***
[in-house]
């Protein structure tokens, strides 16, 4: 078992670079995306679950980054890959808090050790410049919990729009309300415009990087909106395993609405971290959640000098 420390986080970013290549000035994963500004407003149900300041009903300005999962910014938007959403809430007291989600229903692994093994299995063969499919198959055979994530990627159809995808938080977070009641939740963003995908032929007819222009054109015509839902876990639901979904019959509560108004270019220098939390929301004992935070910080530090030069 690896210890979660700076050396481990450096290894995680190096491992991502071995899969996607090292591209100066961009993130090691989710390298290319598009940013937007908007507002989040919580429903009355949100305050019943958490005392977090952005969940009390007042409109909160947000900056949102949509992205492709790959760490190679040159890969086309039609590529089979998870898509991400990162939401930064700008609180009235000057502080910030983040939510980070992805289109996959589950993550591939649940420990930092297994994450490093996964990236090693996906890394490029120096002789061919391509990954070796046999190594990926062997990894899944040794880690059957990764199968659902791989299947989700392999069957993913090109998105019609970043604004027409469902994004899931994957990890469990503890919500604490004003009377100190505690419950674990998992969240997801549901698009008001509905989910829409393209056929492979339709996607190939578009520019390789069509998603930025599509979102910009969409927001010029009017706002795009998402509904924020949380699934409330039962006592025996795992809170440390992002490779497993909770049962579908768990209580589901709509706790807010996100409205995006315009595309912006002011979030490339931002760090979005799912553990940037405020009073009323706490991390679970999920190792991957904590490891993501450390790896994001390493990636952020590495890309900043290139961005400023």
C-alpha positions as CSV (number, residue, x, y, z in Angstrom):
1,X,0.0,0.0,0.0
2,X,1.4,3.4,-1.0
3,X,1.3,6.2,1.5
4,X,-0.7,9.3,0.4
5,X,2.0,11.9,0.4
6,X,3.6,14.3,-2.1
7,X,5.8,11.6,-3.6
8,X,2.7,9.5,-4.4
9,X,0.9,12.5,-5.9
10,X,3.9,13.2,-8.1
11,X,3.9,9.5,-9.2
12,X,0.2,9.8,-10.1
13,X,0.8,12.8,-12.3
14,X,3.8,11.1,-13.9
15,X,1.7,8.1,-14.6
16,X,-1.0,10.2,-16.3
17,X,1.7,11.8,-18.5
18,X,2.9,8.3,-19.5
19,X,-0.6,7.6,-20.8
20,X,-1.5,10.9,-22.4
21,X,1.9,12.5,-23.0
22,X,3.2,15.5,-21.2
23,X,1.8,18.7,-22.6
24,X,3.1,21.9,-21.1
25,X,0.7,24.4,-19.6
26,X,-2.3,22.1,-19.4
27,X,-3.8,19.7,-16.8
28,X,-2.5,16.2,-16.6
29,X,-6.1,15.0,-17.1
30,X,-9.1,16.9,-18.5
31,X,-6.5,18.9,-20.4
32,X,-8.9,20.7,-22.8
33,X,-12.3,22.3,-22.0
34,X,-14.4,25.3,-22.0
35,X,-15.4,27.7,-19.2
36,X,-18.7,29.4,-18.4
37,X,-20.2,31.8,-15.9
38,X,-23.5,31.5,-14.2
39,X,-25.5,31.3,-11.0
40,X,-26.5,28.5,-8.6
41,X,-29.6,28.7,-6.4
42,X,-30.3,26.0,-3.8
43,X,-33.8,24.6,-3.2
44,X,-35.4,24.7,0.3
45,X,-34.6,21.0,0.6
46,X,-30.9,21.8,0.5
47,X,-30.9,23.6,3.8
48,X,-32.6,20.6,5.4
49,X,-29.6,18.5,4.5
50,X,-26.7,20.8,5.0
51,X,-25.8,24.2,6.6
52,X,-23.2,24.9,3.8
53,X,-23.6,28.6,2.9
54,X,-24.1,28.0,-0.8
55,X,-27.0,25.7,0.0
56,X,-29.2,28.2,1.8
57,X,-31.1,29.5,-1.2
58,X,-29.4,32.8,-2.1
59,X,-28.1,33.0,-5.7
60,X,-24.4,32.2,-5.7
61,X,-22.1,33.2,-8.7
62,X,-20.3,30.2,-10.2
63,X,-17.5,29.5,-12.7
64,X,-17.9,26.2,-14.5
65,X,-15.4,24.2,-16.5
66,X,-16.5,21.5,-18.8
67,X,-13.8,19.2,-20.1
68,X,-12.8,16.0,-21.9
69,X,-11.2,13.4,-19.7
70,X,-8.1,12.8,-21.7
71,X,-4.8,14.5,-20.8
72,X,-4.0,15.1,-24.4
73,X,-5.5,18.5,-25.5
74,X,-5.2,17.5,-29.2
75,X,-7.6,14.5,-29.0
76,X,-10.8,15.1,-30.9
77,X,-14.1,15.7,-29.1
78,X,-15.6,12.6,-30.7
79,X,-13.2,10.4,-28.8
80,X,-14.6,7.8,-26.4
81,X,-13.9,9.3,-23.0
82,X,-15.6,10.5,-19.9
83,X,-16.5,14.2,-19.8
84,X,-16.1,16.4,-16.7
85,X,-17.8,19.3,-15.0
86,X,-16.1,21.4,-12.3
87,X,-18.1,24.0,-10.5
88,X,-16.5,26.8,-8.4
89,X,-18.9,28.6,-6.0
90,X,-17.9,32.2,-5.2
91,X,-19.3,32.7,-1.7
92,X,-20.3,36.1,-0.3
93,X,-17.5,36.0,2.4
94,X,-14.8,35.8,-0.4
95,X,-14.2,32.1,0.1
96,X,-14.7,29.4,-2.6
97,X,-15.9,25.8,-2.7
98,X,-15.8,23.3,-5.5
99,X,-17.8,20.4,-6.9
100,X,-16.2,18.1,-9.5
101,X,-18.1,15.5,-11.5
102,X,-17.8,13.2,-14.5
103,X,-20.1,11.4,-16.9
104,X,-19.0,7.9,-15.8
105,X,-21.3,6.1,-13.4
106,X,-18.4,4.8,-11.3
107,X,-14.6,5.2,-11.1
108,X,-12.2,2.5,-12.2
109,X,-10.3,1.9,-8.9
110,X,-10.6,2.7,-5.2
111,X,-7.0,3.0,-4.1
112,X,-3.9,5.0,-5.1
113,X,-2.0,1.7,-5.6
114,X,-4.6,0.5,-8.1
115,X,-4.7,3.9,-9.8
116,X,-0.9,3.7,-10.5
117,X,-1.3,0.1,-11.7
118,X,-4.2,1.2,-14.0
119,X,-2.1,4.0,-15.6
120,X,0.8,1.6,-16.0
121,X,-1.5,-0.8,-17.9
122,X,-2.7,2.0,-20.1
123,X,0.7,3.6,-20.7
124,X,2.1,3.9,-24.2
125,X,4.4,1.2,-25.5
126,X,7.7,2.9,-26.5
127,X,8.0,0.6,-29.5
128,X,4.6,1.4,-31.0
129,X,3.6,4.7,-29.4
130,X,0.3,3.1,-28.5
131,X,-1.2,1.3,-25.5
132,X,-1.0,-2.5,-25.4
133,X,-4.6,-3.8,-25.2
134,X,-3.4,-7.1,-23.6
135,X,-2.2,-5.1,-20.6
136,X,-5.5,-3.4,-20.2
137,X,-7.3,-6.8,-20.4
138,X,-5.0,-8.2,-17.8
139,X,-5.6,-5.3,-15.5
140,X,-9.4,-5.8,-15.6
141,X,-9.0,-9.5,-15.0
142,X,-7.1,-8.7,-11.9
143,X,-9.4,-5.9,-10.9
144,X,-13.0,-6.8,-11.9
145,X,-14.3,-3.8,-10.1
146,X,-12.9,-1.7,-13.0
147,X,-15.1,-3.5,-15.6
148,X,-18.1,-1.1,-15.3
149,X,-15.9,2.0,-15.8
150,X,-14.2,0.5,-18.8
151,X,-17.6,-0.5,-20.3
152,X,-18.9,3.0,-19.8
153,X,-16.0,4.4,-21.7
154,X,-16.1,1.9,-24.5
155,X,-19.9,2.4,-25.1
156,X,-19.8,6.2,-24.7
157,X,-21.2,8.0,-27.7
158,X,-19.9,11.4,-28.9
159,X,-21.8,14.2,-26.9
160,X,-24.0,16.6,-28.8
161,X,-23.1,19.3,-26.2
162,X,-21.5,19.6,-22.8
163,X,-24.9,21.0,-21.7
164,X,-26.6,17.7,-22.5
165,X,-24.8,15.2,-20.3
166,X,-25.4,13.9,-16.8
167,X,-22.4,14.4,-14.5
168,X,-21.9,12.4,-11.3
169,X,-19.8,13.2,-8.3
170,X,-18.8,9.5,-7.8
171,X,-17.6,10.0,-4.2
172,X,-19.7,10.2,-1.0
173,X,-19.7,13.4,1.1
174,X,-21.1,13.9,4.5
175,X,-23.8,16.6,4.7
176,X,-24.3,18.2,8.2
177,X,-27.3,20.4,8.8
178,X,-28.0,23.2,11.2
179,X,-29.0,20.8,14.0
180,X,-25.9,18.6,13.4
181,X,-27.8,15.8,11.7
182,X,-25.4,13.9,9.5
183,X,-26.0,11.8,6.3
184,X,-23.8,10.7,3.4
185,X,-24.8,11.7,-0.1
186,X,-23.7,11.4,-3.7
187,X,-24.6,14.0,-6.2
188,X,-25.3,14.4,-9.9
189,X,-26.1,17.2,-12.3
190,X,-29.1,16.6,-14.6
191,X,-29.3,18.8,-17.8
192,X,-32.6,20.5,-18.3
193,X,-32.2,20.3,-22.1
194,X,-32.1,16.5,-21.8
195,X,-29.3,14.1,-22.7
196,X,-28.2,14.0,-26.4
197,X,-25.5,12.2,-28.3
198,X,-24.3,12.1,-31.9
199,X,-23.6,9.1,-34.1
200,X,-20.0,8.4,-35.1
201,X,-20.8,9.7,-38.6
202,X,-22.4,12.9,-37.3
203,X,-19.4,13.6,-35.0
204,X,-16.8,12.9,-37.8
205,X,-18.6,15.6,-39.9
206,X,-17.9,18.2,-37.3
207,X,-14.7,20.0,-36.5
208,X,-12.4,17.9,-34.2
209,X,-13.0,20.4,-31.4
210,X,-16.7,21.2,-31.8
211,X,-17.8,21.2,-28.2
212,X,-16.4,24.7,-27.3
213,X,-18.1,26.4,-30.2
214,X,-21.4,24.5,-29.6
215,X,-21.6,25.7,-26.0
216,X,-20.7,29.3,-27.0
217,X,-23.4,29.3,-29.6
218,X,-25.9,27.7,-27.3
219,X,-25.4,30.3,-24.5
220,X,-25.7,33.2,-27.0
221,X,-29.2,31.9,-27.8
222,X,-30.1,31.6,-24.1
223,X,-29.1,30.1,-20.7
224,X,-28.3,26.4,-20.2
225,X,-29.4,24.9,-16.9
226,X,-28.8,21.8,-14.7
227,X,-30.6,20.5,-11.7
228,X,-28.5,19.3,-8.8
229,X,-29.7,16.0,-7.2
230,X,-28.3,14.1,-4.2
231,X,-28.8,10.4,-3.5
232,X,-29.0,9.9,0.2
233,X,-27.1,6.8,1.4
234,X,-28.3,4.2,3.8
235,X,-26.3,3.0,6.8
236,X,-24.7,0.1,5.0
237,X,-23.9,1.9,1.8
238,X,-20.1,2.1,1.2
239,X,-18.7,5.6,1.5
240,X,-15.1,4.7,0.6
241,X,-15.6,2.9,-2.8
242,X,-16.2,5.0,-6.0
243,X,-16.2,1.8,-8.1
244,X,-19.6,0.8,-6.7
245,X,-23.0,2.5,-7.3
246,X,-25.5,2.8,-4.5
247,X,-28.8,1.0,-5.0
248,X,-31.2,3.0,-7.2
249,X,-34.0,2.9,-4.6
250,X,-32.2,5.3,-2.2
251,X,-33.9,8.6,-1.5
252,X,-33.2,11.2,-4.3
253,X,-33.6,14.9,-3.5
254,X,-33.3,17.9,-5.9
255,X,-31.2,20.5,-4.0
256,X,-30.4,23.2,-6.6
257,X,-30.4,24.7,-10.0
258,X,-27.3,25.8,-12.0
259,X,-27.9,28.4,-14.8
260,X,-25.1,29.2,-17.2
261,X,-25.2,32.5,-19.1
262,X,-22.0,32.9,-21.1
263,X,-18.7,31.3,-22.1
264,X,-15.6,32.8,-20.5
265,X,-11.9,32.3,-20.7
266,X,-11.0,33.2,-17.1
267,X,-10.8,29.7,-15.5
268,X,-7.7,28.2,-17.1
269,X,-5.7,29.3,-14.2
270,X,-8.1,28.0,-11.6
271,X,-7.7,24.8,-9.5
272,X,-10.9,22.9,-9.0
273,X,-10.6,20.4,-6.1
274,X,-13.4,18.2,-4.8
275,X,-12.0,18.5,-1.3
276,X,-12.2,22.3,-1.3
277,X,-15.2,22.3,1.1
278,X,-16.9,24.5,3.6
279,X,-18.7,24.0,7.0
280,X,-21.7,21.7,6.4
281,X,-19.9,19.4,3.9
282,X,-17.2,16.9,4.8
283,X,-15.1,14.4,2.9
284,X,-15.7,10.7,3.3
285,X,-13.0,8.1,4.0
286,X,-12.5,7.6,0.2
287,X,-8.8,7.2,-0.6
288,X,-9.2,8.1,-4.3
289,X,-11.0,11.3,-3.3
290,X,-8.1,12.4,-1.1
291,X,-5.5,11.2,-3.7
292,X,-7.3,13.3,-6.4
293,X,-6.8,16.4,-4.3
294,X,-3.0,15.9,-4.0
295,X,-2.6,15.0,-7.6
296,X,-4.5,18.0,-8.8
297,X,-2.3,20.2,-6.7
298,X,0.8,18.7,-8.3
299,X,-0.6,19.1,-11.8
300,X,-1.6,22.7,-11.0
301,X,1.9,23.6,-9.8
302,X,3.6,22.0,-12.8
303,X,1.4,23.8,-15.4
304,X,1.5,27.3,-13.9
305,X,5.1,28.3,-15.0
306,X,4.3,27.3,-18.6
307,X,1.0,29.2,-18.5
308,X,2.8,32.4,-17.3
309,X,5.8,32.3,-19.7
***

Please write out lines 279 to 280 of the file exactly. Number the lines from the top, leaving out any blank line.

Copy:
276,X,-12.2,22.3,-1.3
277,X,-15.2,22.3,1.1